Environmental challenges facing NZ
The bureaucrats are the Big Environmental Challenge facing New Zealand in 2018
9th February 2018
Water quality and availability, rapid urbanisation, and the impact of natural hazards and climate change are the top three planning issues affecting New Zealand in 2018 and beyond, according to the New Zealand Planning Institute (NZPI).
These challenges will be among those addressed at NZPI’s annual conference Breaking New Ground to be held in Tauranga from 21 to 23 March 2018. Agri-food disruption, housing supply, biodiversity offsetting, new technologies and reviewing the implications of the National Policy Statement on Urban Development Capacity are also on the agenda.
These issues have been happening for years and we don’t need a fancy conference wasting taxpayer’s money to identify what is needed.
Planning and resource management within New Zealand is out of control. The Resource Management Act spawned by Labour’s Geoffrey Palmer and then embraced and tinkered with by National’s Simon Upton (now the Parliamentary Commissioner for the Environment) and Nick Smith has been an absolute failure for New Zealand except for lawyers who have profited greatly out of the confusion and the resulting court wrangles. Also benefitting have been bureaucrats within central government and local councils. Bureaucrats have a self-serving interest in keeping what should be simple matters protracted into time consuming extended processes in order to keep their jobs justified. The public end up footing the bill either through rising rates to pay bureaucrats salaries or if involved in resource consent hearings, paying expensive lawyer fees and escalating consent costs to councils.
What of the environment itself after the long drawn out processes?
Clearly the environment is not benefitting. Many rivers are seriously declining in quality of water and flows.
Intensive monocultures, be that cows, grapes or pine trees, proliferate. Urban sprawl spreads over quality agricultural soils. The inescapable conclusion is after almost thirty years of the RMA there has been no benefit except to lawyers, bureaucrats and consultants. Worse, self-funded NGO's are now often the only groups battling for environmental protections through the courts, often against Government Departments and Regional Councils.
Environment standards have alarmingly declined after three decades of the RMA and its parasitic attendants.
The role of planners and resource management specialists has to be questioned as the issues New Zealand faced thirty and forty years ago remain the same but much worse. Councils brimming with bureaucrats have increased fees and rules and little positive outcomes have been achieved.
The issues like water, climate change, unbridled population growth and rapid and expanding urbanisation are much more pronounced than a decade ago. Meanwhile bureaucrats hold meaningless conferences, devise new rules often impractical and ineffective while ignoring the key causes of environmental declines.
A prime example is the erosion of water quality and quantity and the public’s right of access to water resources.
New Zealand has been facing the challenge of weighing up the need for protecting the environmental quality of our water resource while also allowing for the use of water for economic, social and cultural reasons. Corporate power has deep influence. There is more than a sniff of suspicion that some bureaucrats will do backroom deals and whisper invitations to corporate companies - often foreign owned - to take water which belongs to everyone – and to export it overseas for their gain and none for NZ.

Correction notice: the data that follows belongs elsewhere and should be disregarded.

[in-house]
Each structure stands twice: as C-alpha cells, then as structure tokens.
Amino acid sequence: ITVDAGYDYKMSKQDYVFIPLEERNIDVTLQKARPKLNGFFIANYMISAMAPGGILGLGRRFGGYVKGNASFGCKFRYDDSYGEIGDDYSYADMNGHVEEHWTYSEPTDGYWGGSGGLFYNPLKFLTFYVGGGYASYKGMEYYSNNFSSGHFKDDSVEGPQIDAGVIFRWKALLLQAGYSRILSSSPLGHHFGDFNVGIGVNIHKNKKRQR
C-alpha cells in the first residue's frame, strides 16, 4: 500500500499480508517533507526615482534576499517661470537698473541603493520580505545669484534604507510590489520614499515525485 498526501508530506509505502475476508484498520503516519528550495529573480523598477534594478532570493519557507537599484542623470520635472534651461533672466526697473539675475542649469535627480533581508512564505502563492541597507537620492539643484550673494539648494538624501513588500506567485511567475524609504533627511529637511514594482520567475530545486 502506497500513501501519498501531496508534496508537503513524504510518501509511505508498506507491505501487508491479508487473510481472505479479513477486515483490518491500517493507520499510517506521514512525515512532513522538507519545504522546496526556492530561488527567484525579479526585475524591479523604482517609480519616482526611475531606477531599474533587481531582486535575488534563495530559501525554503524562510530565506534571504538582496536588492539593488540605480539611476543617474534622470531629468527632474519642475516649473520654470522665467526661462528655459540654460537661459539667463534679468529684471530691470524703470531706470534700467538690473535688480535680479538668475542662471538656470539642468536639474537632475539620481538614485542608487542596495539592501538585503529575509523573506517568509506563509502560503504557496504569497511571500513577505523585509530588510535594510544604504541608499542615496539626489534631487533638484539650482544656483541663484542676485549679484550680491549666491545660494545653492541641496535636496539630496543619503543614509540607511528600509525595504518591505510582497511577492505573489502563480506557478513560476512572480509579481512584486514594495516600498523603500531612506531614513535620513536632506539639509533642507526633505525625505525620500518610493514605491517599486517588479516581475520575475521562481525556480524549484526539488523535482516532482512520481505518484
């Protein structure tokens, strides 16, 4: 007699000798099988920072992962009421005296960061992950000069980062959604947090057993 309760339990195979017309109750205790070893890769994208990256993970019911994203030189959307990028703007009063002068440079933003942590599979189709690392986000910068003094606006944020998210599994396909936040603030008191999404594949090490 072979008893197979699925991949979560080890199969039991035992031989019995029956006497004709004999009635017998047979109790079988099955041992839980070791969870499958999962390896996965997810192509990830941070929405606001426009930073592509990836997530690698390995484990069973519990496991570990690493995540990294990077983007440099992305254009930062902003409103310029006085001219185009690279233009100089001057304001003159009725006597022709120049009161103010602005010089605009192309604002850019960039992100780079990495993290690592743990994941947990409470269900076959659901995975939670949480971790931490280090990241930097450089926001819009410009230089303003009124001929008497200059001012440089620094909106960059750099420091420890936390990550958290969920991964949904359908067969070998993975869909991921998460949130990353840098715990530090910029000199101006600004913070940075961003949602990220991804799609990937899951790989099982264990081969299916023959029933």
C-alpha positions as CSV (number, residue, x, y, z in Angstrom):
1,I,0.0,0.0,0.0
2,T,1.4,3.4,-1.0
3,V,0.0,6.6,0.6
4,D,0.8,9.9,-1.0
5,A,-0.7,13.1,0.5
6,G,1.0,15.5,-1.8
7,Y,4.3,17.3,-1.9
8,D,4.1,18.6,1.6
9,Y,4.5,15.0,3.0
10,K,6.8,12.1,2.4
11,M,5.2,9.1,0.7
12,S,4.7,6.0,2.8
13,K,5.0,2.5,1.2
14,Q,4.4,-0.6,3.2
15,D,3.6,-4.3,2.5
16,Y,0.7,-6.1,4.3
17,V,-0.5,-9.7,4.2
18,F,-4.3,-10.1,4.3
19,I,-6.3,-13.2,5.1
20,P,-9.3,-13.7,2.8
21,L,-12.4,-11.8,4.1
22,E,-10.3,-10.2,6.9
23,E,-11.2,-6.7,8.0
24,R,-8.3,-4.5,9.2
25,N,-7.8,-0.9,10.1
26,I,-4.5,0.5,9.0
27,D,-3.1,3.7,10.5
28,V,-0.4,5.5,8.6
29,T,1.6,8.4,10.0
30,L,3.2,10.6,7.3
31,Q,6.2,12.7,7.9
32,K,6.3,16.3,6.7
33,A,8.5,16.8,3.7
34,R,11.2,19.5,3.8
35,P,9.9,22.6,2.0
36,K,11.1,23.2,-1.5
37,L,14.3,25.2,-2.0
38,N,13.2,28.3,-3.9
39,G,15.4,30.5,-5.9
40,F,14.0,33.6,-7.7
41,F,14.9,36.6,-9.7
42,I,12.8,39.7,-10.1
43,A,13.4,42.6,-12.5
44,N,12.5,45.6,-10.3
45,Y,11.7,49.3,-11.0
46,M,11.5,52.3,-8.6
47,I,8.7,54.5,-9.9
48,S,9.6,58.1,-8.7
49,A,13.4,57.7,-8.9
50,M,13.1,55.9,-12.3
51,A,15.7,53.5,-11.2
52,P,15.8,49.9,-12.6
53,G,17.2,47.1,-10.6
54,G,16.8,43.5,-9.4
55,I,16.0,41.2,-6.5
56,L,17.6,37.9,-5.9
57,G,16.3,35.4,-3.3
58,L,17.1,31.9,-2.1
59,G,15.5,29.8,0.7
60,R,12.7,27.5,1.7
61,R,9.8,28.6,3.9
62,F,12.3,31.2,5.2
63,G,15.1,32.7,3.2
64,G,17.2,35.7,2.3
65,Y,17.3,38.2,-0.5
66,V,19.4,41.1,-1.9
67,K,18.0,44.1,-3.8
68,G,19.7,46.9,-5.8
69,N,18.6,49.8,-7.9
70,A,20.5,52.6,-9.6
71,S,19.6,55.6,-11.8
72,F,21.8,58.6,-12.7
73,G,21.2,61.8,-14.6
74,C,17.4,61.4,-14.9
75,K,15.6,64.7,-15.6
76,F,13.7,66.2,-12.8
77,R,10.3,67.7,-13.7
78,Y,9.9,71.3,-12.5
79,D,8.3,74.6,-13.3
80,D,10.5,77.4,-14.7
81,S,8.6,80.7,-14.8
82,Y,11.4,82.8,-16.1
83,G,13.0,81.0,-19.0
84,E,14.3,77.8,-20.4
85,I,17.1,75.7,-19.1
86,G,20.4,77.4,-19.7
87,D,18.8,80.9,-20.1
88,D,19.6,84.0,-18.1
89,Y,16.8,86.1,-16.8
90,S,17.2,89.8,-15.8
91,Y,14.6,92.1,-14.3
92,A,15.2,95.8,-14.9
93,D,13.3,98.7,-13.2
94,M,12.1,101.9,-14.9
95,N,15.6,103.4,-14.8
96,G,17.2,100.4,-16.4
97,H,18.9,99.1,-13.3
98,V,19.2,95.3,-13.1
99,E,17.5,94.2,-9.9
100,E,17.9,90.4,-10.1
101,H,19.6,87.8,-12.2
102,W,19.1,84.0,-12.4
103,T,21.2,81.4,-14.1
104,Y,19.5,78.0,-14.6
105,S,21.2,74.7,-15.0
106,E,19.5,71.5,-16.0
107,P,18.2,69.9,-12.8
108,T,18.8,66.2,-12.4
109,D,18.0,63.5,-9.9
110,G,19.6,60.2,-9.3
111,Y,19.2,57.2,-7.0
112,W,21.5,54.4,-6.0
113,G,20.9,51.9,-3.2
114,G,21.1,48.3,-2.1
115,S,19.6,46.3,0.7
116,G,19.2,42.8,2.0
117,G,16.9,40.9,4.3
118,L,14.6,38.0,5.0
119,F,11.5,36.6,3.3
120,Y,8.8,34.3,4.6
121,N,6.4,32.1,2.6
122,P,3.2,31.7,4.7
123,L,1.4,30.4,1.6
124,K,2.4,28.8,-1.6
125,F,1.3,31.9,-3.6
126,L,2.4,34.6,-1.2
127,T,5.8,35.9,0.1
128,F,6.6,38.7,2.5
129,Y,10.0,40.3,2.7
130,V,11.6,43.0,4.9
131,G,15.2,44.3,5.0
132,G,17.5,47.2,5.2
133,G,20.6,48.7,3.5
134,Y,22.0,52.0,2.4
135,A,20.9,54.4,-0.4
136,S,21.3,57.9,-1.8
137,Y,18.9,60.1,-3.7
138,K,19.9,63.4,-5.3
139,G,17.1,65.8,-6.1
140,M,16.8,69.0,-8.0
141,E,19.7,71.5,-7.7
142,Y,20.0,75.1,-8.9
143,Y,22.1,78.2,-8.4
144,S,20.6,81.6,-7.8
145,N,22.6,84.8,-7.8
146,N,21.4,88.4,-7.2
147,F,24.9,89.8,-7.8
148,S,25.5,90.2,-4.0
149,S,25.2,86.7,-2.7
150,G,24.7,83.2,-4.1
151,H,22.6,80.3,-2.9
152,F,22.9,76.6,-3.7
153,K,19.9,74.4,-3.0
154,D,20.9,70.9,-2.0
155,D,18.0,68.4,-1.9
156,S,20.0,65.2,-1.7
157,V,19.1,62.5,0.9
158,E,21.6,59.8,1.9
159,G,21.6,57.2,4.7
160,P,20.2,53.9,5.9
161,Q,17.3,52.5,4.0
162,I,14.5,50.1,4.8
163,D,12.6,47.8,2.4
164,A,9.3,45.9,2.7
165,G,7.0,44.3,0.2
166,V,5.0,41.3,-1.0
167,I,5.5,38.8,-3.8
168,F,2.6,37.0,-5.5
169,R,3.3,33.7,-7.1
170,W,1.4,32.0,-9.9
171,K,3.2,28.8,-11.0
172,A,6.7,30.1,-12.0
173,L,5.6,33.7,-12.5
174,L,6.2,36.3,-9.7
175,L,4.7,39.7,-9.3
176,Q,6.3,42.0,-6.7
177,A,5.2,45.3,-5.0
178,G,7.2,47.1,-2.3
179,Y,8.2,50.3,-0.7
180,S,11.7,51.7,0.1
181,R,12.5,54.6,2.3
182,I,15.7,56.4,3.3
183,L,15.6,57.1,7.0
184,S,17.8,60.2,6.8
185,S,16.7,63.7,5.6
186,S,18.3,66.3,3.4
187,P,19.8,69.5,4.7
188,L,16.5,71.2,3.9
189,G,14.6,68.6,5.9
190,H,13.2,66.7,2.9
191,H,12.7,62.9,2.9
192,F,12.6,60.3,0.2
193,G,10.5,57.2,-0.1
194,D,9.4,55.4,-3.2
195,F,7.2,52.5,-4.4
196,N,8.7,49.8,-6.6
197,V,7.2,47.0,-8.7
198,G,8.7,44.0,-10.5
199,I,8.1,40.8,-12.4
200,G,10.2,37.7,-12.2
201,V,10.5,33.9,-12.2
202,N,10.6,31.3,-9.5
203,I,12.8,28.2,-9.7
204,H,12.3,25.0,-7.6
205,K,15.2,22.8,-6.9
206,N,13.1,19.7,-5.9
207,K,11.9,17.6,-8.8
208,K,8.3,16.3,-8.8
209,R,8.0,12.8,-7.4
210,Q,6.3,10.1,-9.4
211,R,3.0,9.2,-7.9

This year’s conference is destined to be another failed “talk-fest” as bureaucrats, consultants and lawyers debate the issues without actually taking responsibility for the mistakes they have made over past years.
There is a need for a complete cleanout of local and central government bureaucrats. Local government politicians have forgotten they are public servants elected by the people to serve the public interest. Councils are failing to recognize and take responsibility for failed sewerage systems, allowing environmental damage to continue and ignoring the pleas from residents on the many issues that will affect future generations.
Continued over-use of chemicals and poisons is destroying farm soils, wildlife and ecosystems. Urban and rural developments are allowed to seep effluent into waterways. Raw and treated sewerage continues to be discharged into waterways as “accidents" in times of above average rainfall.
The Predator-Free-2050 programme is a classic case of a ludicrous, unrealistic, unjustified piece of bureaucratic nonsense. It would never be achievable and besides many of the bureaucrats and politicians flag cheering on the 2050 dream will not be around at completion to answer for their abject failure and massive waste of public money.
Councils and the bureaucrats need to be made accountable as Councils have failed the voting public. Most councils are mired in deep debt and cannot afford to upgrade failed infrastructure. At times elected councillors are stymied by bureaucratic CEOs and managers who are busy covering their butts and making nebulous excuses.
Another prime example of failure is the sorry state of rivers and waterways. The responsibility for failure sits on the shoulders of overpaid councils and recent inept central Government who have been captured by corporate interests such as dairying, forestry and others.
Most people know the problems and causes. More excuses, platitudes and rhetoric and dim-witted ideas are not needed.
Footnote: Graham Carter is an environmentalist of “the rational” kind and president of the trout and rivers advocacy, the NZ Federation of Freshwater Anglers